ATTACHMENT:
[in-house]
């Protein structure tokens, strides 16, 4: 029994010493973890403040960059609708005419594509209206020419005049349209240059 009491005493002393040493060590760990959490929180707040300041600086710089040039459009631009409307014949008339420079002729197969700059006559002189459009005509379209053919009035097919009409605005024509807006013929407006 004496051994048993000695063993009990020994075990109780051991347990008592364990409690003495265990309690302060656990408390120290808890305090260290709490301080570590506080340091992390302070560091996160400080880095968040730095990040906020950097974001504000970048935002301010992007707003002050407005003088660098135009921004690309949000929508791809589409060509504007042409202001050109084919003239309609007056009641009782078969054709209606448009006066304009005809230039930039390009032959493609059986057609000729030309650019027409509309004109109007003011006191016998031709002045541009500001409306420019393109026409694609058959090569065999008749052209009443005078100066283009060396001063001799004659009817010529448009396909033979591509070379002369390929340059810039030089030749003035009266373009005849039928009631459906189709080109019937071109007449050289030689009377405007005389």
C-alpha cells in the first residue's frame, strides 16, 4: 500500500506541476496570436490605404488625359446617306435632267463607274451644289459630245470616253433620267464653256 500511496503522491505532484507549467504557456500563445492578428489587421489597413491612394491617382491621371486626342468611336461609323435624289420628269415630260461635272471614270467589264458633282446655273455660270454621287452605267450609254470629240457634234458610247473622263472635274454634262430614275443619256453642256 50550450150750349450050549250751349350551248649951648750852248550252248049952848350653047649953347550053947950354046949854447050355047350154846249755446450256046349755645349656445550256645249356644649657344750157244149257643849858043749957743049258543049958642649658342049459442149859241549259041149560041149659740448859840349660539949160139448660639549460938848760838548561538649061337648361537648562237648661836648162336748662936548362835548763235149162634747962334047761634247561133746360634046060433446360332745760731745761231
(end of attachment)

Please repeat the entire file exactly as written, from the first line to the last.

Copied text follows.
[in-house]
């Protein structure tokens, strides 16, 4: 029994010493973890403040960059609708005419594509209206020419005049349209240059 009491005493002393040493060590760990959490929180707040300041600086710089040039459009631009409307014949008339420079002729197969700059006559002189459009005509379209053919009035097919009409605005024509807006013929407006 004496051994048993000695063993009990020994075990109780051991347990008592364990409690003495265990309690302060656990408390120290808890305090260290709490301080570590506080340091992390302070560091996160400080880095968040730095990040906020950097974001504000970048935002301010992007707003002050407005003088660098135009921004690309949000929508791809589409060509504007042409202001050109084919003239309609007056009641009782078969054709209606448009006066304009005809230039930039390009032959493609059986057609000729030309650019027409509309004109109007003011006191016998031709002045541009500001409306420019393109026409694609058959090569065999008749052209009443005078100066283009060396001063001799004659009817010529448009396909033979591509070379002369390929340059810039030089030749003035009266373009005849039928009631459906189709080109019937071109007449050289030689009377405007005389």
C-alpha cells in the first residue's frame, strides 16, 4: 500500500506541476496570436490605404488625359446617306435632267463607274451644289459630245470616253433620267464653256 500511496503522491505532484507549467504557456500563445492578428489587421489597413491612394491617382491621371486626342468611336461609323435624289420628269415630260461635272471614270467589264458633282446655273455660270454621287452605267450609254470629240457634234458610247473622263472635274454634262430614275443619256453642256 50550450150750349450050549250751349350551248649951648750852248550252248049952848350653047649953347550053947950354046949854447050355047350154846249755446450256046349755645349656445550256645249356644649657344750157244149257643849858043749957743049258543049958642649658342049459442149859241549259041149560041149659740448859840349660539949160139448660639549460938848760838548561538649061337648361537648562237648661836648162336748662936548362835548763235149162634747962334047761634247561133746360634046060433446360332745760731745761231